The Battle of Wartenburg WR first played back in the 1990’s, based from an article in the premier issue of First Empire (June/July 1991). The First Empire article was written by Leon Parte’ and, unlike many typical magazine battle articles, had a detailed OOB for the times. The included hand drawn map was simple and convoyed the major aspects of the battlefield, easily transferred to the tabletop. Dim memory has the Prussians winning the original scenario game but sorry no photographic proof has been found.
Coming forward in time, WR found his old Wartenburg scenario notes during his recent warren move, and with the copy of Napoleon at Leipzig in hand, rewrote the entire scenario to his current standards. New map, scenario notes, rosters and some background material. All this written and internet information is linked later in this blog posting.
The battle of Wartenburg was a small battle compared to the grand battles of the 1813 campaign. The Army of Silesia marched to the Elbe River near Wartenburg, spanned the river with Russian and Prussian pontoonier detachments, then spent (wasted) several days organizing their initial crossing forces while the French basically did nothing to oppose their crossing. Ney woke up to the messages of his staff commanders and sent the full IV Corps under General Bertrand to defend the river crossing. The last division (15th Italian) arrived the day before the Prussians performed their serious river crossing march on October 3rd.
General Bertrand was unaware he was facing the entire Army of Silesia, he thought only the 1st Korps of Prussia under General Yorck was local to his position at Wartenburg. Had he known the true state of events, his messages to Marshal Ney would have been urgent for reinforcements. Still, the entire might of the Army of Silesia wasn’t used by Blucher and Yorck, only the four Prussian brigades saw any serious action on the 3rd of October.
During the evening of October 2nd to 3rd, the Prussian advance guard (mostly the 1st and 2nd Brigades), crossed the river pontoon brigades and, early in the misty morning light, bumped into the alert French defense at the dike. After several sharp close engagements, the 1st and 2nd Brigades fell back… some accounts say routed back, requiring the personal intervention of Generals Blucher and Yorck to stem the discouraged Prussian infantry. Having rallied their troops, the Prussian command staff changed their plan of attack to the scenario starting positions. 1st Brigade (Steinmetz) stood before the French 12th Division (Morand) positions at the dike, detaching several battalions and cavalry to join 2nd Brigade (Pz. Carl Mecklenburg-Strelitz) along the Elster to Bleddin river road. 2nd Brigade would then attack along the river bank roadway (path really), defeat the 38th Wurttemberg Division (Franquemont) and march around the French defenses at Wartenburg. The 7th and 8th Brigades will follow and support the 2nd Brigade’s advance. Simple plan… but all planning disappears when the cannon roar.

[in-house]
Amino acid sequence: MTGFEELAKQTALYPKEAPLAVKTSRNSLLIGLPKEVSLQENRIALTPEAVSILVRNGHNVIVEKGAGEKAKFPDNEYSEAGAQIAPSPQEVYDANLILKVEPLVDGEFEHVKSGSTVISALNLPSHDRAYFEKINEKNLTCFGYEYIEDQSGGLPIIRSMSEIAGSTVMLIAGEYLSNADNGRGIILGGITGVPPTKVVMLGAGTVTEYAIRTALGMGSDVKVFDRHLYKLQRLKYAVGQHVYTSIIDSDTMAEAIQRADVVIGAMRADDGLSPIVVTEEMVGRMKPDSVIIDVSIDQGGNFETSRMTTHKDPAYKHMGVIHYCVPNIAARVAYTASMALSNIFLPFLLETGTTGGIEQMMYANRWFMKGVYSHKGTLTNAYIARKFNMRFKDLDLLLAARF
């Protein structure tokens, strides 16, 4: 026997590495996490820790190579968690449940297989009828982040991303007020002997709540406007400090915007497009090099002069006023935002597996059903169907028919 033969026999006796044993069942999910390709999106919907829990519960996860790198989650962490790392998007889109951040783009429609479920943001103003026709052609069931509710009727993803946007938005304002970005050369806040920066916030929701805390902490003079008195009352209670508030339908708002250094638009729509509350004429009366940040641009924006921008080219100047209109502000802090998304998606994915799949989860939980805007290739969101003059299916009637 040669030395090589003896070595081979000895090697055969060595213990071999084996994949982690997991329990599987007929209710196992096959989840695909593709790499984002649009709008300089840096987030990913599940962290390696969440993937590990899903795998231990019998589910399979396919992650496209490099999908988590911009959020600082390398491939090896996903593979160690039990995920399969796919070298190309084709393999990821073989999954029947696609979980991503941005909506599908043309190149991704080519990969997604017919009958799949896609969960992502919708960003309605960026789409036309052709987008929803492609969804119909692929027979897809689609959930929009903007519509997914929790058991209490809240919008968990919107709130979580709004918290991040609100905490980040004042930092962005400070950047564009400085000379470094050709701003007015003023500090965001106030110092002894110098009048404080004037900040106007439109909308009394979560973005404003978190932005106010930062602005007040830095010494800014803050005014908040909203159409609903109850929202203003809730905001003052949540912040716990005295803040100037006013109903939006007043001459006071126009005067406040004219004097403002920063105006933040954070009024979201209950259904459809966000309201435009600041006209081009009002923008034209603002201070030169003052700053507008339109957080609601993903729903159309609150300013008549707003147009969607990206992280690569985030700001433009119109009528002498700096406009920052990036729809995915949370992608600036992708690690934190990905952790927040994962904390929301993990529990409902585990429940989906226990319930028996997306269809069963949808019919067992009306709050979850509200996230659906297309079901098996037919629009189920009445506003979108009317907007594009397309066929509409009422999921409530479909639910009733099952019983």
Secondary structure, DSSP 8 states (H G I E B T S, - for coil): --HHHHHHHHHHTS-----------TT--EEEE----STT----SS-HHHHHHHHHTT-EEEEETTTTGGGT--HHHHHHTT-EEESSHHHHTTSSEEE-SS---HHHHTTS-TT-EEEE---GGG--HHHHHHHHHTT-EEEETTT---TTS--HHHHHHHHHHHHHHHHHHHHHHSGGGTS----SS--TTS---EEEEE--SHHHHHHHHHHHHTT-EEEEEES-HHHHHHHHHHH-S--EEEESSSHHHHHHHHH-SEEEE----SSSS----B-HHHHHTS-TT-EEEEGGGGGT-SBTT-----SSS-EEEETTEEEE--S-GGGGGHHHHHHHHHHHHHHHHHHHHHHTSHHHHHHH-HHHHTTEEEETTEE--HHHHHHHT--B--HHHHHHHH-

About 1000 hours the reorganized Prussians marched into the dim morning light. 1st Brigade advanced again towards the French held dike positions, but kept a distance for the moment. 2nd Brigade stormed forward into the 38th Division forward dike position near Schuberg, seized the position after a bloody struggle, and advanced towards Bleddin. The 38th Wurttemberg Division, terribly weakened from the recent battle at Dennewitz, just couldn’t stop the Prussian 2nd Brigade advance. After more struggle and losses, the Wurttemberg Division was forced to release Bleddin and retired from the near battlefield. 2nd Brigade occupied Bleddin, and after stationing several battalions to guard against imaginary French reinforcements from Torgau garrison, marched the rest towards Wartenburg.
Meanwhile, 1st Brigade, along with 7th Brigade (Horn) stormed into the dike position. With waterlogged fields, limited artillery support, and alert French defense, the attacks failed to dislodge the French defenders. The 15th Italian Division (Fontanelli) joined 12th Division (Morand) manning the length of Wartenburg dike and town defenses. In time, the Prussian 7th Brigade entered the woods near Wartenburg, formed up their ranks and surged in the 15th Italian Division position south of Wartenburg. Bitter close range musketry and cold steel charges surged up the dike face. Each attack was repulsed to Prussian mounting frustration and casualties. Finally, General Horn, with horse shot out from under him, grabbed a musket and led the 2nd battalion Leib regiment in a bold charge across the wet ground and up the dike face. This last charge broke the weary Italian defenders, chased by the valiant Leib regiment into Wardenburg and beyond.